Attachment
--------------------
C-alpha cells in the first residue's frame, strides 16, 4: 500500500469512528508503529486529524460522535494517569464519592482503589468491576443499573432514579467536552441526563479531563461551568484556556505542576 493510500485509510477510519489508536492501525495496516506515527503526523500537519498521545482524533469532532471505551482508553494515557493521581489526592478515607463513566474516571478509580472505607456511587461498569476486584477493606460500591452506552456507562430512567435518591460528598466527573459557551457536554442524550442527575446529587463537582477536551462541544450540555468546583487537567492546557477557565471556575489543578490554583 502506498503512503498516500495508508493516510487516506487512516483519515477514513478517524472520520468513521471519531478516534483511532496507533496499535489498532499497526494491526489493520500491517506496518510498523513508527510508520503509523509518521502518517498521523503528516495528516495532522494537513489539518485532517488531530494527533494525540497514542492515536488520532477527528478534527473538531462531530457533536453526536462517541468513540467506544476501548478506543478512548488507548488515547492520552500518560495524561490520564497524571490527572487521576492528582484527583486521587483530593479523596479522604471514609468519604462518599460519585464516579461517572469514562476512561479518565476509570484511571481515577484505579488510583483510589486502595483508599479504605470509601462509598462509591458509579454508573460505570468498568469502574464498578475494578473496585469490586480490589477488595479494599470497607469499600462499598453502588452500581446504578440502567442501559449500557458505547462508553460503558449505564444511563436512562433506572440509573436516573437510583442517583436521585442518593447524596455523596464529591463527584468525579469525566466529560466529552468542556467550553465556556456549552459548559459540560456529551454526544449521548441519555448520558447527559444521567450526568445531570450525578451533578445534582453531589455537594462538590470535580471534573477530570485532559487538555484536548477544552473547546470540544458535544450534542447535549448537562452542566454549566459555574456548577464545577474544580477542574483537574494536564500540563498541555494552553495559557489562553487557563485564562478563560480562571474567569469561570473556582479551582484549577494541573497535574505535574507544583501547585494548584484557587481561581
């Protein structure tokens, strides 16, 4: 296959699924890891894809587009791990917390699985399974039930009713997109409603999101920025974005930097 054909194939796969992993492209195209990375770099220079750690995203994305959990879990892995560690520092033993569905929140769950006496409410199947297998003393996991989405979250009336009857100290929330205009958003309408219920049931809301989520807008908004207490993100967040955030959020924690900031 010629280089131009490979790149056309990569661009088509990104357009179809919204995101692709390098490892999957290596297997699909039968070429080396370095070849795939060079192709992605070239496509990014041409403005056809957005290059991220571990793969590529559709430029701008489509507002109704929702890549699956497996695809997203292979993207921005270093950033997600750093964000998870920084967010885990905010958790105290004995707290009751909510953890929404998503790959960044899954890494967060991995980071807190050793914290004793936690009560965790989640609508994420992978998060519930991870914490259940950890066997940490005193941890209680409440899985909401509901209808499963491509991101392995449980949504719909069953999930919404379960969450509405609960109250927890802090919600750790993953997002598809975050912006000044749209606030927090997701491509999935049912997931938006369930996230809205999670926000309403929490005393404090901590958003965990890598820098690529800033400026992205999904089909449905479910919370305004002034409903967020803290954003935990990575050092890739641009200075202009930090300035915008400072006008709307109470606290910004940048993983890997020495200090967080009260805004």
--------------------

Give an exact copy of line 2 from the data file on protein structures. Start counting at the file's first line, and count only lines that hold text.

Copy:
């Protein structure tokens, strides 16, 4: 296959699924890891894809587009791990917390699985399974039930009713997109409603999101920025974005930097 054909194939796969992993492209195209990375770099220079750690995203994305959990879990892995560690520092033993569905929140769950006496409410199947297998003393996991989405979250009336009857100290929330205009958003309408219920049931809301989520807008908004207490993100967040955030959020924690900031 010629280089131009490979790149056309990569661009088509990104357009179809919204995101692709390098490892999957290596297997699909039968070429080396370095070849795939060079192709992605070239496509990014041409403005056809957005290059991220571990793969590529559709430029701008489509507002109704929702890549699956497996695809997203292979993207921005270093950033997600750093964000998870920084967010885990905010958790105290004995707290009751909510953890929404998503790959960044899954890494967060991995980071807190050793914290004793936690009560965790989640609508994420992978998060519930991870914490259940950890066997940490005193941890209680409440899985909401509901209808499963491509991101392995449980949504719909069953999930919404379960969450509405609960109250927890802090919600750790993953997002598809975050912006000044749209606030927090997701491509999935049912997931938006369930996230809205999670926000309403929490005393404090901590958003965990890598820098690529800033400026992205999904089909449905479910919370305004002034409903967020803290954003935990990575050092890739641009200075202009930090300035915008400072006008709307109470606290910004940048993983890997020495200090967080009260805004």